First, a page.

By Miguel A. De La Torre
For lots of in Miami's Cuban exile group, hating Fidel Castro is as traditional as loving one's youngsters. This hatred, Miguel De los angeles Torre indicates, has actually taken on spiritual importance. In l. a. Lucha for Cuba, De l. a. Torre exhibits how Exilic Cubans, a as soon as marginalized team, have risen to strength and privilege--distinguishing themselves from different Hispanic groups within the United States--and how faith has figured of their ascension. throughout the lens of faith and tradition, his paintings additionally unmasks and explores intra-Hispanic buildings of oppression working between Cubans in Miami.Miami Cubans use a non secular expression, l. a. lucha, or "the struggle," to justify the facility and privilege they've got accomplished. in the context of los angeles lucha, De l. a. Torre explores the spiritual dichotomy created among the "children of sunshine" (Exilic Cubans) and the "children of darkness" (Resident Cubans). studying the new saga of the Eli?n Gonz?lez custody conflict, he exhibits how the cultural development of l. a. lucha has turn into a fantastically Miami-style spirituality that makes el exilio (exile) the root for non secular mirrored image, figuring out, and practice--and that conflates political mobilization with religious that means in an ongoing disagreement with evil.
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Additional info for La Lucha for Cuba: Religion and Politics on the Streets of Miami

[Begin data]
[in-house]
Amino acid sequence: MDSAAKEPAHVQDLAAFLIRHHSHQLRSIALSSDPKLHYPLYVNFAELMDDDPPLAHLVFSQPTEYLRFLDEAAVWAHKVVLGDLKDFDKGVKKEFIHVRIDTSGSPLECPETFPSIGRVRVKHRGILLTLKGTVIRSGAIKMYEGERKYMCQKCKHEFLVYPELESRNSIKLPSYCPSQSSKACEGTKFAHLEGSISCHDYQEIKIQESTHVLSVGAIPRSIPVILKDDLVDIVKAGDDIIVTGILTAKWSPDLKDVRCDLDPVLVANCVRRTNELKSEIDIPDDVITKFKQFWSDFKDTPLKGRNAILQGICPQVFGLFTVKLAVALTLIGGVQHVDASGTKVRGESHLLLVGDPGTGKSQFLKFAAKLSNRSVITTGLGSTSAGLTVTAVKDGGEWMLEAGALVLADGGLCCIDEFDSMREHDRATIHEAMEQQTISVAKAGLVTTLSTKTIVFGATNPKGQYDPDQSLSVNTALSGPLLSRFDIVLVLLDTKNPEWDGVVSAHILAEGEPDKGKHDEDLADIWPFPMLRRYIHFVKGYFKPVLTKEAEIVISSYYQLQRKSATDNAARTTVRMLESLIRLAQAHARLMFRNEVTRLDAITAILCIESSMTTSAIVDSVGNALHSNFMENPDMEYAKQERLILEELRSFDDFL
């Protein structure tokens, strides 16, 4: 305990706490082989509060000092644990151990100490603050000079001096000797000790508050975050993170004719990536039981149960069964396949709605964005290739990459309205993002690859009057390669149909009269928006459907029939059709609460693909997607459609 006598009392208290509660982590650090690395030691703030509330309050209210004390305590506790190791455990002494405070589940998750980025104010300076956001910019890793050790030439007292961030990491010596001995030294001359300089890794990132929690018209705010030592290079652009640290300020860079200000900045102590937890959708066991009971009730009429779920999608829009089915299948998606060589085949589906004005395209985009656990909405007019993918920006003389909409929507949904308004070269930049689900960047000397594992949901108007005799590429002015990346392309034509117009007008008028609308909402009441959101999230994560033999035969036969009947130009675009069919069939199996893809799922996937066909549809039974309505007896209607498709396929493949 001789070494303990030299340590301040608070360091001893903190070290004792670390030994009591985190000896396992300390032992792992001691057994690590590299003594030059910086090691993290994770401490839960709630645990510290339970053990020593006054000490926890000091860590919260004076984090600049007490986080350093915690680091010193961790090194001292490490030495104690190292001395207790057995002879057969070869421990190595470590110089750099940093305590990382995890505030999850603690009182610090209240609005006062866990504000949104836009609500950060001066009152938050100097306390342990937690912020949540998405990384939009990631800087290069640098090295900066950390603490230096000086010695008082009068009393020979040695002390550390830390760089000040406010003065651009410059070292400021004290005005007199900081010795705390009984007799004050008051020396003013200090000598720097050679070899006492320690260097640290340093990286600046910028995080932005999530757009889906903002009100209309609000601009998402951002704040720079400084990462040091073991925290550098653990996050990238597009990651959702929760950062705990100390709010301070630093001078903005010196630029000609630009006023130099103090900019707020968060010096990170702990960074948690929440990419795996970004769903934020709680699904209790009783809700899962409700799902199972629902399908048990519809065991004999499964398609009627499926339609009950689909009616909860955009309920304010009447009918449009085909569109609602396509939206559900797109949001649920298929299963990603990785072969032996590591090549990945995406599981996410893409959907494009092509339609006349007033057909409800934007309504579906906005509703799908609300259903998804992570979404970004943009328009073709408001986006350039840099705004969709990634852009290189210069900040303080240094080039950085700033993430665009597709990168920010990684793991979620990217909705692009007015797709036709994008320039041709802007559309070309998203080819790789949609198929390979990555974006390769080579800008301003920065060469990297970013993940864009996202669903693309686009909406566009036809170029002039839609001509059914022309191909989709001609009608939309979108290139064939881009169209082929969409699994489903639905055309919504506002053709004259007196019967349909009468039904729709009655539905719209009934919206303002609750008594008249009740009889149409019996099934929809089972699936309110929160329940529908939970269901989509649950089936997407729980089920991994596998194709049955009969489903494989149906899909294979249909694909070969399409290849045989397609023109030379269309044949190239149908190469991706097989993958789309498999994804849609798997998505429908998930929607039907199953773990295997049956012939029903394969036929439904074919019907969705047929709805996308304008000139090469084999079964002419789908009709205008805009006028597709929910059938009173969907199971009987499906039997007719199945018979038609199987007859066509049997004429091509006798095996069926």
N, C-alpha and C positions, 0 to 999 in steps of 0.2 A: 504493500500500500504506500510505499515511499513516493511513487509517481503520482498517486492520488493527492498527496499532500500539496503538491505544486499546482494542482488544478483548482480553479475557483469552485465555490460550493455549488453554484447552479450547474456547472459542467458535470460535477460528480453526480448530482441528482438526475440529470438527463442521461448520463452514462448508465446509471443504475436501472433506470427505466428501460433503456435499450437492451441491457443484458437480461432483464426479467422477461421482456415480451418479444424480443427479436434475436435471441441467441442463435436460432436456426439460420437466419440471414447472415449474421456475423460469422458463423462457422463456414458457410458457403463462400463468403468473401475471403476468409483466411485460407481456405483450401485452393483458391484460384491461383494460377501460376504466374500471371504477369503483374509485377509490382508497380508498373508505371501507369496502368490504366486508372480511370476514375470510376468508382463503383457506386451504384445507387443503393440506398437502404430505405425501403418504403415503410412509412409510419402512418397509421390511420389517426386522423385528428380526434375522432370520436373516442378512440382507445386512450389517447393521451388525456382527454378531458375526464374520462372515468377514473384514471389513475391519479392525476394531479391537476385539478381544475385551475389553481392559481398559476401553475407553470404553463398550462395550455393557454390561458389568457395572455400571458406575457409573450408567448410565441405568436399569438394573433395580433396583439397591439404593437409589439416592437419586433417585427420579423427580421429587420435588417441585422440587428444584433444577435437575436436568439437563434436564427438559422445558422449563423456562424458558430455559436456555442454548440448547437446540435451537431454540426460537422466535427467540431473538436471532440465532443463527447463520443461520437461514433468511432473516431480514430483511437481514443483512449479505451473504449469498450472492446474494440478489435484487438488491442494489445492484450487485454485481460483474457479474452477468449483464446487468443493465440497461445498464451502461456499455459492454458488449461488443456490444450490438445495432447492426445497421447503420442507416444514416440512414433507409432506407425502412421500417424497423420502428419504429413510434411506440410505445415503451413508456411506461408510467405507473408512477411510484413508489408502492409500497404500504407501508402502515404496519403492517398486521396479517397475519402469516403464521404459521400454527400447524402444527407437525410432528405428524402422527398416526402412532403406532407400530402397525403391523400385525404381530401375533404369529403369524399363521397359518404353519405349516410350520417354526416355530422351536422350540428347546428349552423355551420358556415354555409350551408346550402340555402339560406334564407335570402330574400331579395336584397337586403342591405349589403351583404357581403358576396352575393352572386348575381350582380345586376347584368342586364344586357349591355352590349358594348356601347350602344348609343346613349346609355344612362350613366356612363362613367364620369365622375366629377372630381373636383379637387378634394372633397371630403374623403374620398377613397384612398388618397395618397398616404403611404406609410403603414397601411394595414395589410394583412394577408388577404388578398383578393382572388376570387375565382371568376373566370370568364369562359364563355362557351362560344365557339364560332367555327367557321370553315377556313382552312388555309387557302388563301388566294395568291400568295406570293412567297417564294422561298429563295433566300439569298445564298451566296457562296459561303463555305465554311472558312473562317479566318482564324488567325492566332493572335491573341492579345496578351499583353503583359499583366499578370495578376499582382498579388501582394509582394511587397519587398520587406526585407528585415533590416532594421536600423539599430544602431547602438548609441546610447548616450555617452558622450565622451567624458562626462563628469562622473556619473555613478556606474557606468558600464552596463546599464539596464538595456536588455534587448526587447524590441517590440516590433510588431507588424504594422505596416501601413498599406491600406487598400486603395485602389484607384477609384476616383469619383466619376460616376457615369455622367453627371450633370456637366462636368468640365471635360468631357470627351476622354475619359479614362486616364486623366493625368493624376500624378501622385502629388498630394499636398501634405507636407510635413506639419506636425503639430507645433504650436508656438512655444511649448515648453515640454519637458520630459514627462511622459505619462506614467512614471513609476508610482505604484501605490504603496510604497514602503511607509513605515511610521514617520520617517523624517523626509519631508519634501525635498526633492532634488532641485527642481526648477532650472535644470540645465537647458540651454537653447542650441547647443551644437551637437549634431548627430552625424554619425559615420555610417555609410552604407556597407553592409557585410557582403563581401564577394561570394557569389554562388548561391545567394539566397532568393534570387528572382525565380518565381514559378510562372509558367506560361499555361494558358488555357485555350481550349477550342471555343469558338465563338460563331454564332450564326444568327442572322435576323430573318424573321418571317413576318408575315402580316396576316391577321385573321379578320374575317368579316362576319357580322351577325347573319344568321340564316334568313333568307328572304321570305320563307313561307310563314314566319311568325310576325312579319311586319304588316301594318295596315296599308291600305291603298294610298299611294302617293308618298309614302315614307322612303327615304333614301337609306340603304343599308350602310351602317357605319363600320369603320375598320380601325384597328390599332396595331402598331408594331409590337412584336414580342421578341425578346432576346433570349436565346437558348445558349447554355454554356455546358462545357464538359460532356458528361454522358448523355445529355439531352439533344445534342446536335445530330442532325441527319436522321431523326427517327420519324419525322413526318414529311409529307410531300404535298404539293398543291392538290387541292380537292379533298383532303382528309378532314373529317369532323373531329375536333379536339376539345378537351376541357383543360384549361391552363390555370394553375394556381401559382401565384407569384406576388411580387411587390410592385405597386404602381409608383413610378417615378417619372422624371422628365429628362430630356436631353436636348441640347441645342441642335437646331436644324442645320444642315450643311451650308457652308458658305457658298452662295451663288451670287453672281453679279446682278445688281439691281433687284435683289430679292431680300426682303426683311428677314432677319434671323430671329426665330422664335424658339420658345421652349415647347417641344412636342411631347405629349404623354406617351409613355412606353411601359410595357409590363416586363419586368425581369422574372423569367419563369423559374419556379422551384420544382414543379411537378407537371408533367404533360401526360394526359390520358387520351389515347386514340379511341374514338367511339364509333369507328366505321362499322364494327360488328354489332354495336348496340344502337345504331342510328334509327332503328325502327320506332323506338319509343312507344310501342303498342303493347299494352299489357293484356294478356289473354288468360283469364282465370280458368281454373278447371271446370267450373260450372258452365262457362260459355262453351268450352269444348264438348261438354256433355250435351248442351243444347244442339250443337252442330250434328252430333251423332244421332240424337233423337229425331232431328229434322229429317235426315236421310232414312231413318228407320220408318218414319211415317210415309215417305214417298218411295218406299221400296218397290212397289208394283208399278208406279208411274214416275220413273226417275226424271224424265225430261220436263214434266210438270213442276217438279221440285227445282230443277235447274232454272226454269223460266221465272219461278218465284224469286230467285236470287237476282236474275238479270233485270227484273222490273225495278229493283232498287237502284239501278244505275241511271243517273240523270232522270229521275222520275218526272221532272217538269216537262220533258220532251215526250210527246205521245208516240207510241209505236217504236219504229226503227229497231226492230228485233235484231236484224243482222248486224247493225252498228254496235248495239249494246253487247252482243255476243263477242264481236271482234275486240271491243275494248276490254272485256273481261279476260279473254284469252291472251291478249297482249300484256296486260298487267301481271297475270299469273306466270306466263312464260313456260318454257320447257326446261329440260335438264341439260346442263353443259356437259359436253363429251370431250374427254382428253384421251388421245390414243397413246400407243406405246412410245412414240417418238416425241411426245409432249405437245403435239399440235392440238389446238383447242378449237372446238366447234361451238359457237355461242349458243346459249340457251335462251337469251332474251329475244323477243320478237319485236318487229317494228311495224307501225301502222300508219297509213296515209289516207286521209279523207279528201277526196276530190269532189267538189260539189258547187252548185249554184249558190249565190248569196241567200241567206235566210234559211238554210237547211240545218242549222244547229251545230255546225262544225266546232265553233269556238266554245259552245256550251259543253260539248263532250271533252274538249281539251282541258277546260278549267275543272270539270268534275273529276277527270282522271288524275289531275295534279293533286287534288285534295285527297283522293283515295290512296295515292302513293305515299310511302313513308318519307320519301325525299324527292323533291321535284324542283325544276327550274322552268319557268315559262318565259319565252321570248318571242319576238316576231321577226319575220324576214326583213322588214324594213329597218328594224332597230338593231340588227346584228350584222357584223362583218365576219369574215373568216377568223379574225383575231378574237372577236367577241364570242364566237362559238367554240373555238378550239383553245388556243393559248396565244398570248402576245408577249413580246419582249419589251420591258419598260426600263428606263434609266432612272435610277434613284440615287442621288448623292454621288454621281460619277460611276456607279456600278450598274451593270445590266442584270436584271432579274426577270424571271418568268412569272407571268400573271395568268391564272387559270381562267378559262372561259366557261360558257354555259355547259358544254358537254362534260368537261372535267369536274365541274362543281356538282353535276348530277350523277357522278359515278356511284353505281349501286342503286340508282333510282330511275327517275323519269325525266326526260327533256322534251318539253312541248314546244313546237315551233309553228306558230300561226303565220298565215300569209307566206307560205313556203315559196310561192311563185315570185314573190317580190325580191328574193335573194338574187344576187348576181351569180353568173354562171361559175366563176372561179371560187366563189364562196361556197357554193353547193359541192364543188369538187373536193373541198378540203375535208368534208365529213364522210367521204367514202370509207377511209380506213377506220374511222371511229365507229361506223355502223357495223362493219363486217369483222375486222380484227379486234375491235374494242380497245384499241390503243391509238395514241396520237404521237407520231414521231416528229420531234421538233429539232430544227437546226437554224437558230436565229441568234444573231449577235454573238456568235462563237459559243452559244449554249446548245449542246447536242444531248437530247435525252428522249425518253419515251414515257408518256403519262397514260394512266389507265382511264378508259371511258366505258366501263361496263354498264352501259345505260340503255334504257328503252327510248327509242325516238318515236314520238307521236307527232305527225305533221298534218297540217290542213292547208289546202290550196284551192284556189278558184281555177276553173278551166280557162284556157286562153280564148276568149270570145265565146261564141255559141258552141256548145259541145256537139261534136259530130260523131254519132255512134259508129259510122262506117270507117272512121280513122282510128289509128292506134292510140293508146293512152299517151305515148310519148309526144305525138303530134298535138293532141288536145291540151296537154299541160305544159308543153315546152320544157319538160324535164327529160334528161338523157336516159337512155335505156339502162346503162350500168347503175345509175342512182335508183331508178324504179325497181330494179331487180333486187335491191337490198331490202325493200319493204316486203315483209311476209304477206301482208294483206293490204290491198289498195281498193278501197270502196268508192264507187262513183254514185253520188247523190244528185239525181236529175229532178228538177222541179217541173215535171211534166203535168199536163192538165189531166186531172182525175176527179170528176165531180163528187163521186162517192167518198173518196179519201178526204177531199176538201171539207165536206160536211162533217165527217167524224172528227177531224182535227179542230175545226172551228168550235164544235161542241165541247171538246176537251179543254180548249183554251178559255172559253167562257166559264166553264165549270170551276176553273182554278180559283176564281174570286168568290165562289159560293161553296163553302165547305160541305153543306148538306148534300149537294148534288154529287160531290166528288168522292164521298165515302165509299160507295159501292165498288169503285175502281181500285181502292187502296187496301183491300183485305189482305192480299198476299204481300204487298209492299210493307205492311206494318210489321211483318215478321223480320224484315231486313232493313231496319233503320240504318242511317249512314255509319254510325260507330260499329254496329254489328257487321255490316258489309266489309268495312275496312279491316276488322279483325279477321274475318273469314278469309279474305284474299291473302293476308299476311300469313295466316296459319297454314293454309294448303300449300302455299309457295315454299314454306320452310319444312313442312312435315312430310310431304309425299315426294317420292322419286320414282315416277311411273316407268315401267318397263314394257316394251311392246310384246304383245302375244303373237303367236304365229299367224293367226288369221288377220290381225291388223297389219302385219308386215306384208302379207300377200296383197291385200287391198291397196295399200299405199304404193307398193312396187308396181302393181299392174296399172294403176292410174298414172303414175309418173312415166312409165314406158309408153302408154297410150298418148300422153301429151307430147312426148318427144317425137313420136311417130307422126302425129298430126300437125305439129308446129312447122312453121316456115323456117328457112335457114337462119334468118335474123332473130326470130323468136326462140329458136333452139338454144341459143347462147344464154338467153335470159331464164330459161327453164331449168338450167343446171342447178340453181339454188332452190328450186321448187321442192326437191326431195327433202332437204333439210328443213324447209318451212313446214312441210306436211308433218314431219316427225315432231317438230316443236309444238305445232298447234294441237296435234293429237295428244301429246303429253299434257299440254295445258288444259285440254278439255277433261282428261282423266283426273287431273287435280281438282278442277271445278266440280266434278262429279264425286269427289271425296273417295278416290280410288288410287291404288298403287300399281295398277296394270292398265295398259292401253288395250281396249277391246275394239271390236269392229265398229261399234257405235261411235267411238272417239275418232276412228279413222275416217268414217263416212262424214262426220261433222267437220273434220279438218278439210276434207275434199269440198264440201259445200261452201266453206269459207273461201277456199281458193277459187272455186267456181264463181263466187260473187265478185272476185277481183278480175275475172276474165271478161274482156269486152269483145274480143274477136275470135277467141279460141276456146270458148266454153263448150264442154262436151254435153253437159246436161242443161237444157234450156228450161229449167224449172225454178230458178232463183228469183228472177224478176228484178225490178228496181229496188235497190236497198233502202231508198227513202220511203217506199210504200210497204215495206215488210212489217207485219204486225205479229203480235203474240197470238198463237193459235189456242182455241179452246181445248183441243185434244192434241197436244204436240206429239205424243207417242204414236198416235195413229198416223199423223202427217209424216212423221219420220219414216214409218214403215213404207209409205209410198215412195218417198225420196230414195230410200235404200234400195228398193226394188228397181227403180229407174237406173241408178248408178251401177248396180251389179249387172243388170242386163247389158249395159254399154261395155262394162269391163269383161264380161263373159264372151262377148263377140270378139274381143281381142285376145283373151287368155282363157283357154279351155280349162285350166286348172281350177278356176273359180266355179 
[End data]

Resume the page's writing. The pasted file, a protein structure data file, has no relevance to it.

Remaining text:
When Exilic Cubans are lumped together with Mexicans, Puerto Ricans, and other Latin Americans under the term Hispanic and/or Latina/o, the power and privilege achieved by the Miami community, largely composed of those with light skins and of upper- and middle-class status, is masked by the religious discourse claiming a Latino/a religious commonality. Also absent from the discourse is the Exilic Cubans’ attempt to identify themselves with the Euroamerican dominant culture, and thus against other Hispanic groups.
Only those aware of this sacred element can truly grasp ajiaco Christianity’s impact on the Exilic Cuban social reality. Yet Exilic Cubans have interpreted the sacred as a civil religion that supports, gives meaning to, and provides hope for el exilio, a term mainly used by Exilic Cubans to name their collective identity. The term con- 22 A N A J I AC O C H R I S T I A N I T Y notes the involuntary nature of displacement and constructs them as sojourners in a foreign land. El exilio is an in-between place, a place to wait and hope for a return to the promised land.
24 Exilic Cuban superstars like Gloria Estéfan, Willy Chirino, Arturo Sandoval, and Andy Garcia made pilgrimages to Elián’s house. The Fox Family Channel produced the ﬁrst Elián movie, which aired in September 2000. Why all the fuss over Elián? Because Exilic Cubans read their story in the story of Elián. ”25 According to Silvia Iriondo, president of Mothers Against Repression, “In that child, we saw all the pain and all the suffering of forty-one years. Elián symbolizes the pain of the Cuban family, the Cuban families that throughout forty-one years of oppression have been divided by one man and one system” (Bikel 2001).